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The Haggling Manifesto: 5 Rules For Shopping In China

Haggling is a necessary and extremely entertaining part of shopping in China.

When I first came to Shanghai in 2011 to study, I was overwhelmed by the congested mazes of small shops at the city’s numerous discount malls. In floors upon floors of vendors, products on display range from frilly, tacky clothing and blinged out rhinestone Hello Kitty jewelry to shoes covered in fake fur and Chinglish-emblazoned everything. If I were to describe the nature of China’s retail offerings in one word, it would undoubtedly be kitschy.

In this glorious (capitalist) country, there are entire shopping complexes dedicated to fake goods that carry purses, clothing, shoes and even electronics. Want a counterfeit Macbook or Bose speakers? Then Shanghai’s 580 Nanjing West Road fake market is the place for you.

I went a little crazy my first summer here, spending around $2000 on shopping alone in 2 months.

Ummm…sorry mom.

Shopping in China is completely different than anything you will experience in the West. There is a laissez-faire mindset that accompanies every purchasing excursion(kind of like everything else in China, from adhering to traffic laws to the things restaurants are willing to pass off as meat) — sellers are out to rip you off as much as they can, and you are trying to get what you want as cheaply as possible.

While haggling is not acceptable everywhere, you will be able to get away with it at most unofficial shopping complexes and street markets.

I have had lots of practice in getting repeatedly ripped off shopping in this city I fondly call home. I now derive some twisted pleasure from haggling ceaselessly with vendors until they give me what I want. I’ve gotten quite good, if I do say so myself. One time quite recently, a vendor chased me around the entire floor of a fake market to get 10 extra kuai off me for a bag I purchased to break even.

Here are some rules I always follow when bartering:

#1 THE 10% RULE

The initial price listed by vendors is usually comically high. Therefore, a good way to begin bargaining is to quote around 10% of the requested price as a starting point. I wouldn’t negotiate much higher than that.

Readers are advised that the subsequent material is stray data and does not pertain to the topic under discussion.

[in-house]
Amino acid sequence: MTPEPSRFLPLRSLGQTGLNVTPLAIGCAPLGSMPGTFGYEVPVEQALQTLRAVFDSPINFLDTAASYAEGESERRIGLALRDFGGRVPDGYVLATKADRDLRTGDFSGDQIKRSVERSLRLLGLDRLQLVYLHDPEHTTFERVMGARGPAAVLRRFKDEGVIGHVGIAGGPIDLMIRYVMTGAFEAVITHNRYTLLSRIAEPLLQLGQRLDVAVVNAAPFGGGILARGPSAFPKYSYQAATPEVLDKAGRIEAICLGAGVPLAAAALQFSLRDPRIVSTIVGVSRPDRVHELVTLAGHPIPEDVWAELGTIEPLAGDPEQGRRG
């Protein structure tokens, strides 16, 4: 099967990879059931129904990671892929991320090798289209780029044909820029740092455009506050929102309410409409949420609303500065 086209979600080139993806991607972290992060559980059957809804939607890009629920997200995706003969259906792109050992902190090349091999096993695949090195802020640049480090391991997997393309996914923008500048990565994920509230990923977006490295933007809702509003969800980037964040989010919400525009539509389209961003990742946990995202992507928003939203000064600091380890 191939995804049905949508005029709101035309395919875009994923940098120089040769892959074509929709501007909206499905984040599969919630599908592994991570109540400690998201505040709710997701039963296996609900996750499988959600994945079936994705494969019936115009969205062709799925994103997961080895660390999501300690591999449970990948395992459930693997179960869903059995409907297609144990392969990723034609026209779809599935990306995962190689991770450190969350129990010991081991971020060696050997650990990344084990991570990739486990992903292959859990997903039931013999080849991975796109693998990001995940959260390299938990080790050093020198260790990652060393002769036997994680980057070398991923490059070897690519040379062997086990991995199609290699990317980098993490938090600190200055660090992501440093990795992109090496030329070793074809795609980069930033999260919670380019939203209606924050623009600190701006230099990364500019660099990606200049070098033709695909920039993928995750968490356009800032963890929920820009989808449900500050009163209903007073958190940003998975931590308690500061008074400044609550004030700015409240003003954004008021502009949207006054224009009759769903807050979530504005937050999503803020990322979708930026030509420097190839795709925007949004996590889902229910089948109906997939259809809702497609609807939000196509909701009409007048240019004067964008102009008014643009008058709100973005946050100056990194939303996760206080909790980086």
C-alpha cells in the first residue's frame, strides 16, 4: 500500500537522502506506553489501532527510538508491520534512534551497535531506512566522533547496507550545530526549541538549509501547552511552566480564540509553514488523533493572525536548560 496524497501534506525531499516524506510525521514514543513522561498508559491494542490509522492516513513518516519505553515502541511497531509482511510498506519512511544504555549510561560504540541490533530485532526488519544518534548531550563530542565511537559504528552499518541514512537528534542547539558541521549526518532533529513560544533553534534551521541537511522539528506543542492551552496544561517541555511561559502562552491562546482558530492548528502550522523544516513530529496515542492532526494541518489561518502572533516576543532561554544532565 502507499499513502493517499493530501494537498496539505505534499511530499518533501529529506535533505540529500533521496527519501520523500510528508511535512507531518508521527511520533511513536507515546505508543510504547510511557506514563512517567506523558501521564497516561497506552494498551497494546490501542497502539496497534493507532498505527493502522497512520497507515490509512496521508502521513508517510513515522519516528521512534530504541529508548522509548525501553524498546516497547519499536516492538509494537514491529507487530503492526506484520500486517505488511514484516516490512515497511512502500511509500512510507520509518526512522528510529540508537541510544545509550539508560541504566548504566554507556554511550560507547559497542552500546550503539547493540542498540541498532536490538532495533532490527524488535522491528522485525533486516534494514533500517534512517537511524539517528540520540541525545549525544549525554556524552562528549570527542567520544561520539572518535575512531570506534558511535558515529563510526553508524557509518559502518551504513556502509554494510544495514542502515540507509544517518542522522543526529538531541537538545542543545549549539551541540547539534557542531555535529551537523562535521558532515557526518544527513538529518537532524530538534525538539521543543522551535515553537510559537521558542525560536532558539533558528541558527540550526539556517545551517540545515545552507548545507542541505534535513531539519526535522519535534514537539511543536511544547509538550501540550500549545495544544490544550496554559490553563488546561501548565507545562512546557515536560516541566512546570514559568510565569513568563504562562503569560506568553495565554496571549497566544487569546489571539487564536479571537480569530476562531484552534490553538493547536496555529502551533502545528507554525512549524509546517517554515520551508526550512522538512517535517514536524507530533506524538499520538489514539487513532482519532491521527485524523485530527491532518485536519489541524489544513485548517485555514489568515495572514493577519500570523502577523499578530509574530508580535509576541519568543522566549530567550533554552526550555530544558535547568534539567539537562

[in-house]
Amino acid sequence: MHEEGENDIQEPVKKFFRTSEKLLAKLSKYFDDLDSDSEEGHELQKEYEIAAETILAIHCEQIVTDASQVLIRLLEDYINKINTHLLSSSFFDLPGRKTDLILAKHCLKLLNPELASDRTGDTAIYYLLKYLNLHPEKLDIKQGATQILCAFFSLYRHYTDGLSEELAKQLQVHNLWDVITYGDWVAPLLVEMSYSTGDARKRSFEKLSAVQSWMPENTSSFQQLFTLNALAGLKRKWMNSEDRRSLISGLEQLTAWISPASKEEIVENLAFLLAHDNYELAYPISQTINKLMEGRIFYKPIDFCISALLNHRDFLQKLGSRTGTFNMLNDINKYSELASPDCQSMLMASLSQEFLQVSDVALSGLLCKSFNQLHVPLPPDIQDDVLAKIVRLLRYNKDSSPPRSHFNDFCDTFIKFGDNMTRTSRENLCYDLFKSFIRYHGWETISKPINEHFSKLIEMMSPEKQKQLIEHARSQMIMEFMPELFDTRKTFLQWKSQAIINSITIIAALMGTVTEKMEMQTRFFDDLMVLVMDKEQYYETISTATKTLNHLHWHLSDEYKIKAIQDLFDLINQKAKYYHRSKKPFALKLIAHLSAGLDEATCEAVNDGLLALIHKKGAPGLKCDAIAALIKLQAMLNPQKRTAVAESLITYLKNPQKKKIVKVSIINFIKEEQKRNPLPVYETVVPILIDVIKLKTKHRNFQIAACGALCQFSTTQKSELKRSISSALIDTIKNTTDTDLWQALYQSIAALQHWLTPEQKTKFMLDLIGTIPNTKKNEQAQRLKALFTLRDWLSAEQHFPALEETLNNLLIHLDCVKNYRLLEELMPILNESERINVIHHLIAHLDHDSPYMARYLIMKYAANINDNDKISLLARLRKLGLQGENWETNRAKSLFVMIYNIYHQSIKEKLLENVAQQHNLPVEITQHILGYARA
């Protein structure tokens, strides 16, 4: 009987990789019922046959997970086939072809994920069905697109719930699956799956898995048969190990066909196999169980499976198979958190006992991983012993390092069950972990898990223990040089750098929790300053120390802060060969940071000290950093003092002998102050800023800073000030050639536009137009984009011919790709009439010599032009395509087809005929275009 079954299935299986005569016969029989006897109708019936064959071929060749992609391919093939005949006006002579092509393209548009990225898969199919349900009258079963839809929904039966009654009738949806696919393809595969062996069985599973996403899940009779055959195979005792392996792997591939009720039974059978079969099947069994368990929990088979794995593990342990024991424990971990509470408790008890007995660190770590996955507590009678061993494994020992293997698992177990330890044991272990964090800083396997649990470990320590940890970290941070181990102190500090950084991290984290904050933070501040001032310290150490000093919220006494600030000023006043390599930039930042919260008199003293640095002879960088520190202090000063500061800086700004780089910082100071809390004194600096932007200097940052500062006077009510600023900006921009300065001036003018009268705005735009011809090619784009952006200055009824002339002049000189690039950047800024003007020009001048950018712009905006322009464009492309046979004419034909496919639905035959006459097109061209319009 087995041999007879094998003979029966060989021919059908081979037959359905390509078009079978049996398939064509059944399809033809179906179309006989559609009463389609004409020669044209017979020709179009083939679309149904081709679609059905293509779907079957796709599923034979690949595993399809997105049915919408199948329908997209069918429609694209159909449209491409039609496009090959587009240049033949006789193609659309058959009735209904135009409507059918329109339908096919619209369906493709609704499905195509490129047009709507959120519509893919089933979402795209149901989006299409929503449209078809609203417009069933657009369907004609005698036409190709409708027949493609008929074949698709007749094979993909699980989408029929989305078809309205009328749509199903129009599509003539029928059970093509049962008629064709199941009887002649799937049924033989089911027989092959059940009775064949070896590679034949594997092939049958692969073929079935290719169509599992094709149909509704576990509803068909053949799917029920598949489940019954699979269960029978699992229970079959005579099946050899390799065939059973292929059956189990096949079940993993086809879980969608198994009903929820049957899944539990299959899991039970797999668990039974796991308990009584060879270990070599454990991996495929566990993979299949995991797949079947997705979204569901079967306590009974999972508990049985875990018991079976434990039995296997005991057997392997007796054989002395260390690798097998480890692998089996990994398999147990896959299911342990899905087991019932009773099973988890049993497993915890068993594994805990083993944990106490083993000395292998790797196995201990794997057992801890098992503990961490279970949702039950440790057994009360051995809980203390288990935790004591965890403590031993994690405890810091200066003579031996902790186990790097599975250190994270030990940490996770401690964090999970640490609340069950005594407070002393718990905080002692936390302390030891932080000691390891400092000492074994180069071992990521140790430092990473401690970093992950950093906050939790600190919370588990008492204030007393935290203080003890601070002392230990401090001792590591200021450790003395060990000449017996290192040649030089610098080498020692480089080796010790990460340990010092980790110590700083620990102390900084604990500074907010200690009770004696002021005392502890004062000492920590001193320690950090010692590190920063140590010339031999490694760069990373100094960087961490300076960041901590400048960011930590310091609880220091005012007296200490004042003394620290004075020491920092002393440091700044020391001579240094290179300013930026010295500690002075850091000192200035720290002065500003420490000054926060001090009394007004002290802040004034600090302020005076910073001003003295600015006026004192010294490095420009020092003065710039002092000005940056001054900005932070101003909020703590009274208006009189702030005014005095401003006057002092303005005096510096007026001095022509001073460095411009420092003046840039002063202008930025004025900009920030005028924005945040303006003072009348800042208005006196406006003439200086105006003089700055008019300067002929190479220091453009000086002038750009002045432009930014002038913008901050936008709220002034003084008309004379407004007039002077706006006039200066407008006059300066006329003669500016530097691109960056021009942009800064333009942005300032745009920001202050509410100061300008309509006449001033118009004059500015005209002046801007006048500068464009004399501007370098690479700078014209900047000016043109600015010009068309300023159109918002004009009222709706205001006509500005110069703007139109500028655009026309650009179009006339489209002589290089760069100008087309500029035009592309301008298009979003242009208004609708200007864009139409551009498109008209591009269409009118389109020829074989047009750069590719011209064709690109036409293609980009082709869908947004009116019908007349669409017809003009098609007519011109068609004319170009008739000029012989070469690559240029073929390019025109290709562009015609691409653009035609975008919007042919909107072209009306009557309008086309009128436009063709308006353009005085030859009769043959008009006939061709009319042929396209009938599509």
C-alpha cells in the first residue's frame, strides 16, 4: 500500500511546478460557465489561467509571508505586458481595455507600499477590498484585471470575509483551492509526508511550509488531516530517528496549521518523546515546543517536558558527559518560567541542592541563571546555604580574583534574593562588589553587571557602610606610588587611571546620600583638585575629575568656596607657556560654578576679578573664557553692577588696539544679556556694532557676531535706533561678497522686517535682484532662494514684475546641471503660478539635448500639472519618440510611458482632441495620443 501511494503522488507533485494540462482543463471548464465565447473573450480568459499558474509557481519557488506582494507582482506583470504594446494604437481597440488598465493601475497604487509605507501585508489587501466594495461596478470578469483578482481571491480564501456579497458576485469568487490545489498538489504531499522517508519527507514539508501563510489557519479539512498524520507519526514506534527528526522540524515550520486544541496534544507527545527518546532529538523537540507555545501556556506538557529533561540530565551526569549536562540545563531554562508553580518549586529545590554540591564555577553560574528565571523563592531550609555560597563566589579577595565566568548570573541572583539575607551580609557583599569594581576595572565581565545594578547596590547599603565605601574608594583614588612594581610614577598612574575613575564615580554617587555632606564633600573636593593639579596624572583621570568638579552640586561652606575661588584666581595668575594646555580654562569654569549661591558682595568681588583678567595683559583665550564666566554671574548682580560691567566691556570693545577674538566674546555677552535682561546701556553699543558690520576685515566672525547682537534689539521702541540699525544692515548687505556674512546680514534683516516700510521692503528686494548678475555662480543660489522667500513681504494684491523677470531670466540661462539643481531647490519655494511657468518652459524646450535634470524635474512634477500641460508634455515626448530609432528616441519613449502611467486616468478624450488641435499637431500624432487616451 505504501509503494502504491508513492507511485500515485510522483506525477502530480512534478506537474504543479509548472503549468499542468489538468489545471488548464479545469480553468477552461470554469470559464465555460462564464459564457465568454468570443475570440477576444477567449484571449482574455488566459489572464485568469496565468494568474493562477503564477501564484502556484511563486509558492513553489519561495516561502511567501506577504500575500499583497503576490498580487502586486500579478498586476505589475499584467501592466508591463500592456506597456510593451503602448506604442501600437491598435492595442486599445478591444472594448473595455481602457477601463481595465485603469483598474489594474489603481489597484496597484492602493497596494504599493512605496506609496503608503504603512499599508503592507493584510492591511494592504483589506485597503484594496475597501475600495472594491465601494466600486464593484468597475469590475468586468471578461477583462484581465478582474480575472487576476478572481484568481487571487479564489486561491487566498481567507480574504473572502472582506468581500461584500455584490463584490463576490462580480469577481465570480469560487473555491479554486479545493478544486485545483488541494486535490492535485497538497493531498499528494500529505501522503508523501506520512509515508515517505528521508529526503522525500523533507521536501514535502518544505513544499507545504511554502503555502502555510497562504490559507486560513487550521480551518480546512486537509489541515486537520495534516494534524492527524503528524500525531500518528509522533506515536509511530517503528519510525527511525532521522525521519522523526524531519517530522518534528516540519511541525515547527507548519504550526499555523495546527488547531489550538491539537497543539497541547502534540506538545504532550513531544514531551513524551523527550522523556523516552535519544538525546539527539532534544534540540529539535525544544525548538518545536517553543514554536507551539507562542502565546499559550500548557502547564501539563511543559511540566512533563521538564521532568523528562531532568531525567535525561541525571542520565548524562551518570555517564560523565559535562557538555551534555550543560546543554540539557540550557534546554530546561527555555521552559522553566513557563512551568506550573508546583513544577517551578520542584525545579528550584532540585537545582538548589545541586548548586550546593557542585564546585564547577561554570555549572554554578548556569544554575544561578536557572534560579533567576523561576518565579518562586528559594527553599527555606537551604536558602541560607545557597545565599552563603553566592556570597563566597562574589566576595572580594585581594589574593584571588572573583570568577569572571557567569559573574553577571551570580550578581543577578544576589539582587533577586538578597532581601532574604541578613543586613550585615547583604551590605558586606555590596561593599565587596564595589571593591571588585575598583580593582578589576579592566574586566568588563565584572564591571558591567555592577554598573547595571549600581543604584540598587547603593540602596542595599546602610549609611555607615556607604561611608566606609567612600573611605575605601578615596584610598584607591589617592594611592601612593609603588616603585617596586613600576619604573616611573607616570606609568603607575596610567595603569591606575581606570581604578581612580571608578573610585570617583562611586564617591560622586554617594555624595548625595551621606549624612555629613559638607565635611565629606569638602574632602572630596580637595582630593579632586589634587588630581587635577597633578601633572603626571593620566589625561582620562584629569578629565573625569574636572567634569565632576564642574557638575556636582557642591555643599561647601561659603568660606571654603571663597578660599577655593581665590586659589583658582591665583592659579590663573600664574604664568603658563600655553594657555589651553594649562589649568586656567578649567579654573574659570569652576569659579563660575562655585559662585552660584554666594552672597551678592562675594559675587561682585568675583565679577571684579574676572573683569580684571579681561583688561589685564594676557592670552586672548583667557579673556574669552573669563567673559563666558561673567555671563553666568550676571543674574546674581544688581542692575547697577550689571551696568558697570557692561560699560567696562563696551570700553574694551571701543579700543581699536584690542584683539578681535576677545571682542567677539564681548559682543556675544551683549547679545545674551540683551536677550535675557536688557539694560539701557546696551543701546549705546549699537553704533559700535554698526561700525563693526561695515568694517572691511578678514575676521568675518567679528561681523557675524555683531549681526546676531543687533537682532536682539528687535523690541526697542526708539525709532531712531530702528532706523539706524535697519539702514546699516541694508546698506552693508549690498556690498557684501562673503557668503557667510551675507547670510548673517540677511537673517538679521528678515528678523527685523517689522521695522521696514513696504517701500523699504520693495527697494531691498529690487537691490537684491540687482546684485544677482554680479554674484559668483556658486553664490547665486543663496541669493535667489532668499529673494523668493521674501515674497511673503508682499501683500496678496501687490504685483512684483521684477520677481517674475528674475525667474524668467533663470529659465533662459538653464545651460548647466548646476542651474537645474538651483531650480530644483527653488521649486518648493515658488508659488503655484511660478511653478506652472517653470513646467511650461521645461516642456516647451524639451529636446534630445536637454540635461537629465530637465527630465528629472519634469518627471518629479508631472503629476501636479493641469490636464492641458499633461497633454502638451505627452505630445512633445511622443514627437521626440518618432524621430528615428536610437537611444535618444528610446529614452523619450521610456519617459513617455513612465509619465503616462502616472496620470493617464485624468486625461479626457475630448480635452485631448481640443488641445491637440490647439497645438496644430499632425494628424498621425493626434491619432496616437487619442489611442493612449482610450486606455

Some vendors are aware of the 10% rule, so they will name a sky high price to get the payment they want. This happened to me at the Pearl Market in Beijing when I was buying a souvenir for my uncle. Determine how much you are willing to shell out for a product and don’t be afraid to go even lower than 10%.


Self explanatory. You can get an idea of the going price of a product and use it as a starting point for bargaining. You’ll also be able to better identify attempts to charge you ridiculous amounts.


Once you have determined what you are willing to pay, stand your ground. A vendor will try to argue with you. Don’t budge and stick to your offer. It’s a dog eat dog world out here in China. Don’t feel bad about paying a low price, because the vendor definitely won’t think twice about overcharging you.


After you have lived a period of time in China, you will start to notice that the exact same products are available at numerous vendors. Oftentimes, something that catches your eye can be purchased at dozens of different places in the same building.

Once you have learned this, you can start practicing complete detachment. It is the key to getting the price you want.


A tried and true tactic. When vendors refuse to give you the price you want, just walk away. As mentioned above, you will be able to get the same product elsewhere. You will also likely be chased and offered the price you named.

If you aren’t chased, you will know that you’ve reached the lowest price the vendor is willing to go. You can either go back and purchase the product or use it as a starting point for bargaining with other vendors.


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I am a start-up enthusiast with a passion for travel, writing and business. It is my dream to combine these things into one big lifelong love affair. Visit my site at

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